My father,* who was a member of the Western Surgical Association for 30 years, saw in this Society an uncommon blend of science, humanity, and grace. I have treasured more than 20 years with you and now have this rare opportunity to tell you collectively that he was right. These thoughts may explain why your recognition means so much to me and why I wish my father could be here. He is here in a memory which reminds me that he spoke more about his feelings than about his scholarship—and I know that he would want me to do the same.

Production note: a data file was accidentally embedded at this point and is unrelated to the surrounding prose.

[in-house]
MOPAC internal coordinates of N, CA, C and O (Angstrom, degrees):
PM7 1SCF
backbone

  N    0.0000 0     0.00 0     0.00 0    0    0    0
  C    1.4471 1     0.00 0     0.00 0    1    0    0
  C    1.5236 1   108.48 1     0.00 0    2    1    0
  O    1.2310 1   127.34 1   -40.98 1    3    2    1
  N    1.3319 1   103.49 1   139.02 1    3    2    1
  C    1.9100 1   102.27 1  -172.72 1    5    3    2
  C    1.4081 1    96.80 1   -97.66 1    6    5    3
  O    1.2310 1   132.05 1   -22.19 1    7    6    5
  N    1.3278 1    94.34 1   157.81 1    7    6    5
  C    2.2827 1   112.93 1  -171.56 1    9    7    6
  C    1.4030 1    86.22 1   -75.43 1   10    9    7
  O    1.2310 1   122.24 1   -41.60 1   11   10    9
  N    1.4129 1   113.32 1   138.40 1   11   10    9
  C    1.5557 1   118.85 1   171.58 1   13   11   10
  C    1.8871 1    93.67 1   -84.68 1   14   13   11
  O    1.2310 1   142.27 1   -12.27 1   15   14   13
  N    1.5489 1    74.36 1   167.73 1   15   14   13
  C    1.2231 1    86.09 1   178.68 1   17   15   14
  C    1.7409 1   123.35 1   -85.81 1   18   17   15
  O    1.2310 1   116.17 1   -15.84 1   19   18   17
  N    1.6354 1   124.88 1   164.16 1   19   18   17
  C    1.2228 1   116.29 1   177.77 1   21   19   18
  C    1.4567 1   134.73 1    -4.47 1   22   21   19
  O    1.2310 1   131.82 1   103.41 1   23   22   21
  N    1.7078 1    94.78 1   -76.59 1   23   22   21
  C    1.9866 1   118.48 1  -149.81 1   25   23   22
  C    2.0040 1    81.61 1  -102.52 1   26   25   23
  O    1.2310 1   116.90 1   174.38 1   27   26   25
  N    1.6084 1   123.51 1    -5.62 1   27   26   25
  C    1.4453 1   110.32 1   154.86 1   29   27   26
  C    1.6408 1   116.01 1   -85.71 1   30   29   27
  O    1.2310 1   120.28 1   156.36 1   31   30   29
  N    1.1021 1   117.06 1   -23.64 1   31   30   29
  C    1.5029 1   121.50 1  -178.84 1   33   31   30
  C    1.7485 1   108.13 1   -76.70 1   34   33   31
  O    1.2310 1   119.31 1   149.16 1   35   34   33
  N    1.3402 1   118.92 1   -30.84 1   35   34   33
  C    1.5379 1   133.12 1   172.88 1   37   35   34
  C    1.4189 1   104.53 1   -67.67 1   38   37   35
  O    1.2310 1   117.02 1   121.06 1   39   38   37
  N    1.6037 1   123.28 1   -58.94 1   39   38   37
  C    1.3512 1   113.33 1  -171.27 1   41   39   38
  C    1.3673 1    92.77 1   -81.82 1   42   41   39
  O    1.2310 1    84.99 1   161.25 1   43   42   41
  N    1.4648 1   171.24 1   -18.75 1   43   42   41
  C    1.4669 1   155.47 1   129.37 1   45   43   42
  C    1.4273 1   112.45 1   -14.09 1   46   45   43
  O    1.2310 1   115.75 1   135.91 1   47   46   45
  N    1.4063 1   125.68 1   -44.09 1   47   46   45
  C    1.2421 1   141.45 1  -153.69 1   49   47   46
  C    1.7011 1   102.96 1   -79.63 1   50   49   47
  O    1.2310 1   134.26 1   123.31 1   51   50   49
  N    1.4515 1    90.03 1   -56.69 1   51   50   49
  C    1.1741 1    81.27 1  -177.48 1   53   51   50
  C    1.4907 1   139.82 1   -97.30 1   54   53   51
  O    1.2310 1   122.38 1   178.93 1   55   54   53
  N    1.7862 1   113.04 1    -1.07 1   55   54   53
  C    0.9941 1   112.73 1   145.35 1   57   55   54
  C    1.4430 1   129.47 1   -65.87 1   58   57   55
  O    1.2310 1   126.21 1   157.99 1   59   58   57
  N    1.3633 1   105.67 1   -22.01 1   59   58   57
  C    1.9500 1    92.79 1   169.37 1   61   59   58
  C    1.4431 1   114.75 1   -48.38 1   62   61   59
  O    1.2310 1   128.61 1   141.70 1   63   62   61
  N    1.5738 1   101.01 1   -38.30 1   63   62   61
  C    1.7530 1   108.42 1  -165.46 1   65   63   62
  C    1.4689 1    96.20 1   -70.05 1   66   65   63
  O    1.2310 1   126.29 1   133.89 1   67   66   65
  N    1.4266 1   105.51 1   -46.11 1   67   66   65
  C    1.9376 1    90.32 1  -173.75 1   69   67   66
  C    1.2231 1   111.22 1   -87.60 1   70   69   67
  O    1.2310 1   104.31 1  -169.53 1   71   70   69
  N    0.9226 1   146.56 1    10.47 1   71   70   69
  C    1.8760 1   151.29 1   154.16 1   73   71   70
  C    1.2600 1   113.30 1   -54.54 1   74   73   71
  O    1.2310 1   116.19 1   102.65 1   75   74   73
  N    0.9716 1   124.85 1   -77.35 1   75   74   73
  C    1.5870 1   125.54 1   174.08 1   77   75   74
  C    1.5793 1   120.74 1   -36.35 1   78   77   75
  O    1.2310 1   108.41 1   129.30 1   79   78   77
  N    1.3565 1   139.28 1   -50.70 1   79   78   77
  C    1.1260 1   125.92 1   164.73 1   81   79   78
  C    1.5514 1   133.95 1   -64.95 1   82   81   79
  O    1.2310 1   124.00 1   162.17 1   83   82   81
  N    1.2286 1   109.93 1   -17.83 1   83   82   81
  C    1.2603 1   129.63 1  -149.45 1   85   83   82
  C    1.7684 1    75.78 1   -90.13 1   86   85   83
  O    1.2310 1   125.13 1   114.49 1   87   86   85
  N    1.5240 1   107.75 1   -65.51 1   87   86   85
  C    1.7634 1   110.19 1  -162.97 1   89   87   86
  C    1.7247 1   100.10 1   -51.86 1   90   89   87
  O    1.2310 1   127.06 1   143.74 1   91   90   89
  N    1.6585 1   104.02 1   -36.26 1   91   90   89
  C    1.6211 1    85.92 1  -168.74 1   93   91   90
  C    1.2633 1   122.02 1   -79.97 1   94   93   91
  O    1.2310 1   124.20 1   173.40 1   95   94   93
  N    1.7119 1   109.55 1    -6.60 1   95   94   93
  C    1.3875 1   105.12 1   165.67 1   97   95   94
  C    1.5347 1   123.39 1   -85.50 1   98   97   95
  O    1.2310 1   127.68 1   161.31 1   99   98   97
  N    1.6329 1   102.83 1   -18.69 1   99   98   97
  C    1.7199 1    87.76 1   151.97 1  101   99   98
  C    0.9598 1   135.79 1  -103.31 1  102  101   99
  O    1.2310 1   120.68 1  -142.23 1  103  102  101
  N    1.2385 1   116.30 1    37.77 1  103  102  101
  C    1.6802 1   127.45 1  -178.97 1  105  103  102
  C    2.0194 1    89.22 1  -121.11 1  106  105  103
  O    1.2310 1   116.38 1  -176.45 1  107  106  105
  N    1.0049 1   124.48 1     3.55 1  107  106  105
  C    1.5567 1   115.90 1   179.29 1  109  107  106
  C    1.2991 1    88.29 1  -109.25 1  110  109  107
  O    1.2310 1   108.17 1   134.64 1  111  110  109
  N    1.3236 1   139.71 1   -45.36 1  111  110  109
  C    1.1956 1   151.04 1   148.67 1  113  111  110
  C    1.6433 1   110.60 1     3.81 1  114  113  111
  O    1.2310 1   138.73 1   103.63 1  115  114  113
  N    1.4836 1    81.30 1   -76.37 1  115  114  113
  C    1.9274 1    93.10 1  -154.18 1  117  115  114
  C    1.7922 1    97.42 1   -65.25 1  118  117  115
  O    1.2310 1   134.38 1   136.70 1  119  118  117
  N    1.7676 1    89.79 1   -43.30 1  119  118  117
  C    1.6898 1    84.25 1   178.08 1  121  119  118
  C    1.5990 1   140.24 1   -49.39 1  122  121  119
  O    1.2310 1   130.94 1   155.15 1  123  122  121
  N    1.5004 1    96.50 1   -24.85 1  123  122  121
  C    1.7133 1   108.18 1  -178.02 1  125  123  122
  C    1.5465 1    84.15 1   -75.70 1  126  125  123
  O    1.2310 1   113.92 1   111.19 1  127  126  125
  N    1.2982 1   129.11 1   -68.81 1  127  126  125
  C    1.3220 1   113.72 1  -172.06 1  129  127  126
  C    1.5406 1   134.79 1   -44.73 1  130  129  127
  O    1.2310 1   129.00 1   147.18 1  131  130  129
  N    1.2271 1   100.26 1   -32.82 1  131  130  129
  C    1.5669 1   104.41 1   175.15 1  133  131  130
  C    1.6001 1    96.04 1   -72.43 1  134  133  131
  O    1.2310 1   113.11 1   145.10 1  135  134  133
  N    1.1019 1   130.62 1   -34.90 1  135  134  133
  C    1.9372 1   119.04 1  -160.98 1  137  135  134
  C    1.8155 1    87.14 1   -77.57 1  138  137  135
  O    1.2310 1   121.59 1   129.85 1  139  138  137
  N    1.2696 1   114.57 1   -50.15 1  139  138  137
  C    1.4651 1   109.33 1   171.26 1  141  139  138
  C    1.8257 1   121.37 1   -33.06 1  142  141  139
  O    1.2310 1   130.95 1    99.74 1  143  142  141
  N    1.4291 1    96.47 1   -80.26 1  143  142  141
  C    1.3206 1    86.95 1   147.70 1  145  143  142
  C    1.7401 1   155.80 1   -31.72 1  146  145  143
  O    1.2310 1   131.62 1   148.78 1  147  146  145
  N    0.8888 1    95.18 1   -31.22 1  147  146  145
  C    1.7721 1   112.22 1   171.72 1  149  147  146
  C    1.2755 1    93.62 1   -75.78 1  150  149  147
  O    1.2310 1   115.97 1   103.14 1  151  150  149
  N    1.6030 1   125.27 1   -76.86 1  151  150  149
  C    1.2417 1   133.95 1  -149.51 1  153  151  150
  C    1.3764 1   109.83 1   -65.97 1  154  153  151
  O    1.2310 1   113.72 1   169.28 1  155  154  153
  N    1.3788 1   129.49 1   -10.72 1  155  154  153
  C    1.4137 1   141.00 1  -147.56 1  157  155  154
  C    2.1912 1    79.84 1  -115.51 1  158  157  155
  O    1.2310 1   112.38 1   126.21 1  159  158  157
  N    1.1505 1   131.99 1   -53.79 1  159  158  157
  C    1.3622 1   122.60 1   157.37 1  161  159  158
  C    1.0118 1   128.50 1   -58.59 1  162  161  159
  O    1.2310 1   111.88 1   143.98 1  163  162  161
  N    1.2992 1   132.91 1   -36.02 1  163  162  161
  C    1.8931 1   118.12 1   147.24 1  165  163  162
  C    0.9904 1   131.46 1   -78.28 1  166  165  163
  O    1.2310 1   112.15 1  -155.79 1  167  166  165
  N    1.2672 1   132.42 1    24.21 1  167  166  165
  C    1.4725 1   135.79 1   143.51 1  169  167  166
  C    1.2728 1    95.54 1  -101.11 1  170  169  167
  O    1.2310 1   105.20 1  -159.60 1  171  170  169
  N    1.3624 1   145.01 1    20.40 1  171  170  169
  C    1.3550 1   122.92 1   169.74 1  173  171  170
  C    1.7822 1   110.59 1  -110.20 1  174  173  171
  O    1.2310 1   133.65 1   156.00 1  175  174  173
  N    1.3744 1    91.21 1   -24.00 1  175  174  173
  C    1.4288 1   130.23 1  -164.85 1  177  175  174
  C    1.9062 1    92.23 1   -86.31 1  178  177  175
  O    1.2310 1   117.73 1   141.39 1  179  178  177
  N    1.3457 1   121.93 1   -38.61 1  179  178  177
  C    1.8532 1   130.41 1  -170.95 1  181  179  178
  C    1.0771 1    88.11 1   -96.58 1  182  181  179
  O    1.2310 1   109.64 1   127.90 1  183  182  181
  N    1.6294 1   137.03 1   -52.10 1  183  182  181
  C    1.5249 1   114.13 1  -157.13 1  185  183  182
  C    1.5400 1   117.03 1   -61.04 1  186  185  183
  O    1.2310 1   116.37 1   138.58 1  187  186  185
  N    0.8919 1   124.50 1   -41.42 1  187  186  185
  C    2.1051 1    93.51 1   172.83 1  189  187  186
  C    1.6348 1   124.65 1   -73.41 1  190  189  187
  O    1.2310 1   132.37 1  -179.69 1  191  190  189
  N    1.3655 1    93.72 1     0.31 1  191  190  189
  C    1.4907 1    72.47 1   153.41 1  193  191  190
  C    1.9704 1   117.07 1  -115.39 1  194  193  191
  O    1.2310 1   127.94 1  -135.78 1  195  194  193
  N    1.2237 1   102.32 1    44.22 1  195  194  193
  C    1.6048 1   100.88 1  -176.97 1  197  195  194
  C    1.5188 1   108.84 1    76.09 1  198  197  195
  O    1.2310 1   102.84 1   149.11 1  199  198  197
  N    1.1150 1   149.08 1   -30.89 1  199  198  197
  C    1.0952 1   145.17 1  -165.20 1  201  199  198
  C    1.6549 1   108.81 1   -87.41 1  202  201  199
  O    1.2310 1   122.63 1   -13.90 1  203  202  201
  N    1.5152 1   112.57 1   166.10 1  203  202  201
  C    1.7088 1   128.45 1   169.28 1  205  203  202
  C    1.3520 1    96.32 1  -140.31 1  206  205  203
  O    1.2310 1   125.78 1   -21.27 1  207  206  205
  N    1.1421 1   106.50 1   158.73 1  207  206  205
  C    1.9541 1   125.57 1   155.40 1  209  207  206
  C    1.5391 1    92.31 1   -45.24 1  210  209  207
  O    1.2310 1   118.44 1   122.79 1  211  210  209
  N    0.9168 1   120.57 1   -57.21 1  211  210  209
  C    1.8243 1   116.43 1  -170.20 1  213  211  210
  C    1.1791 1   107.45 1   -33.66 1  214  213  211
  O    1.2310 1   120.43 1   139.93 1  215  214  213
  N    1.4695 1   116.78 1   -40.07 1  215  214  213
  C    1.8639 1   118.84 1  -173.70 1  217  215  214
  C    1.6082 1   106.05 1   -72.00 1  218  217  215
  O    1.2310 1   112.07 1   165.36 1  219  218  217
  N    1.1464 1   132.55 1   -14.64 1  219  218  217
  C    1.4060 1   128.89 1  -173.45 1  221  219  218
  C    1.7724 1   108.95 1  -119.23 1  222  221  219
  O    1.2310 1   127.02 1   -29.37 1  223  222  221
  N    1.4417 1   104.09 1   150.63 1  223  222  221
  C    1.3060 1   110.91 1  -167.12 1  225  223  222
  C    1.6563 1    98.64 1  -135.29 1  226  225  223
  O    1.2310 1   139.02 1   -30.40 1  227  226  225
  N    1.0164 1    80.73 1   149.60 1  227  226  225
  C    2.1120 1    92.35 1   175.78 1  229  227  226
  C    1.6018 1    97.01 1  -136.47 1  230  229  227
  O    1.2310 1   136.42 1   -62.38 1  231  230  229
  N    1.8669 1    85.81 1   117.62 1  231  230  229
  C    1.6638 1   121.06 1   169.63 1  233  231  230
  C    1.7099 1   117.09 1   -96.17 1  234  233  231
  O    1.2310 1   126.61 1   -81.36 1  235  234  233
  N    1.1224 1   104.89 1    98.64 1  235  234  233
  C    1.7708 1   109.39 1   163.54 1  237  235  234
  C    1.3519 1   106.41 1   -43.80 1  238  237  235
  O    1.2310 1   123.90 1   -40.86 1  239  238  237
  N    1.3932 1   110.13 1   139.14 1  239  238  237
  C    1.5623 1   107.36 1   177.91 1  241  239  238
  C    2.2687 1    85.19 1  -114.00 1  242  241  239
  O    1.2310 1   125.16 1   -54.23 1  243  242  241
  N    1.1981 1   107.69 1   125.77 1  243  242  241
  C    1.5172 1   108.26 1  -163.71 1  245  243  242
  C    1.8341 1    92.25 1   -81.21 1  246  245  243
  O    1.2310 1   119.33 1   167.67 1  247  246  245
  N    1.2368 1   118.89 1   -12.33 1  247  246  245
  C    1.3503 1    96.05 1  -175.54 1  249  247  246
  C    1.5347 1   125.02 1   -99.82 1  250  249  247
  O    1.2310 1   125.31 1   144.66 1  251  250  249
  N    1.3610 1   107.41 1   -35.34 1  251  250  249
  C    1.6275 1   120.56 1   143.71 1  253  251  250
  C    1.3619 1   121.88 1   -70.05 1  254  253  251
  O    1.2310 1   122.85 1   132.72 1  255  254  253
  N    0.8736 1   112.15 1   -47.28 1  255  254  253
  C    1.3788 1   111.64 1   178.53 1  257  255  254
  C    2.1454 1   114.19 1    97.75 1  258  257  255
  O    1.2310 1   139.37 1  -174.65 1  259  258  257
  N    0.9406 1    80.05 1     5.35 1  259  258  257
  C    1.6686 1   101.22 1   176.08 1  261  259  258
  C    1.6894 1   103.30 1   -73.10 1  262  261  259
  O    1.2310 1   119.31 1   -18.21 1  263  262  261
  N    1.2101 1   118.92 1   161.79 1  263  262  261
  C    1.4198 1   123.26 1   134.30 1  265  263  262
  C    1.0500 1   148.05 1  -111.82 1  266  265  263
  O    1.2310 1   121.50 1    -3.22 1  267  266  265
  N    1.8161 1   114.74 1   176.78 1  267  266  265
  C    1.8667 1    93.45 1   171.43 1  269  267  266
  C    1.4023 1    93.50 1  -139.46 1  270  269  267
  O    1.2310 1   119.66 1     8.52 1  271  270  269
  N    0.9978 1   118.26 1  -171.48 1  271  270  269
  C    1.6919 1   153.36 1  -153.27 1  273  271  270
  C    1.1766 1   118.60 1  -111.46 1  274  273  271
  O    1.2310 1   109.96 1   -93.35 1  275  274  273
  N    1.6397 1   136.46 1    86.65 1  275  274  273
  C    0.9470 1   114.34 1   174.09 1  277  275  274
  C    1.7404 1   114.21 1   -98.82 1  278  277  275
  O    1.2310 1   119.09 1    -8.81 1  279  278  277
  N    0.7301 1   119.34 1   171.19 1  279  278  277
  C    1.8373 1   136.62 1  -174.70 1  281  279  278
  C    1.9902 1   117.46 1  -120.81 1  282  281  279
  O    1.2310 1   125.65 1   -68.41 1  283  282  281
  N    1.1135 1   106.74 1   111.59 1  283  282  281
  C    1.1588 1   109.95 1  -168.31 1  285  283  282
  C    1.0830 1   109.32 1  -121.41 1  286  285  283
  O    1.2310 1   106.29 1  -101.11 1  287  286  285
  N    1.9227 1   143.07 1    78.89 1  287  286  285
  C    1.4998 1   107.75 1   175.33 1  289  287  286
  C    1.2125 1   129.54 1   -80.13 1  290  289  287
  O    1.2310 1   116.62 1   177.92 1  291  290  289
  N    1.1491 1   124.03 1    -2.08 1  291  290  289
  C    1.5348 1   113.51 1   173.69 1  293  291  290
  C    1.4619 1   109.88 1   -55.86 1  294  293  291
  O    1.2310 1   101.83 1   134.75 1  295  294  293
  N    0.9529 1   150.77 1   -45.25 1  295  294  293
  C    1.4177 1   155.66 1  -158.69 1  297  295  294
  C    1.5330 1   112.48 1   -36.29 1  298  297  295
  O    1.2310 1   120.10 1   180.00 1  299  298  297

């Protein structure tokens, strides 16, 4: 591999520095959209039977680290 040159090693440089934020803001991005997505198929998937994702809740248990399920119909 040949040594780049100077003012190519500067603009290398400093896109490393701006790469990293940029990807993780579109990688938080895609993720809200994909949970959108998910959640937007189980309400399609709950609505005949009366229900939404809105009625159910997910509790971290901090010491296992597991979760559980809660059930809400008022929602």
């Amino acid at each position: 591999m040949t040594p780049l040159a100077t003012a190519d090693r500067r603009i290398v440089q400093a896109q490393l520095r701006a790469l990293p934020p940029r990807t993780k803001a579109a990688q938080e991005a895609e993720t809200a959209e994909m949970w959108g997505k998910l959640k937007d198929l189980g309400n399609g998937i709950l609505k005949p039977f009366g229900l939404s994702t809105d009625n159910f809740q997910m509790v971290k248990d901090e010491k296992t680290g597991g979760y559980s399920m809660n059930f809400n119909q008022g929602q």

As George Jordan observed last year,1 most of our 85 past presidents gave up the cloak of academic authority for this annual address to consider worlds that border on our narrow science and its art. Therefore, I have license to consider a world that we have created within
Adson MA. Clinical Surgeons Who Write: Pride, Prejudice, and ResponsibilityPresidential Address. Arch Surg. 1986;121(5):509-514. doi:10.1001/archsurg.1986.01400050019002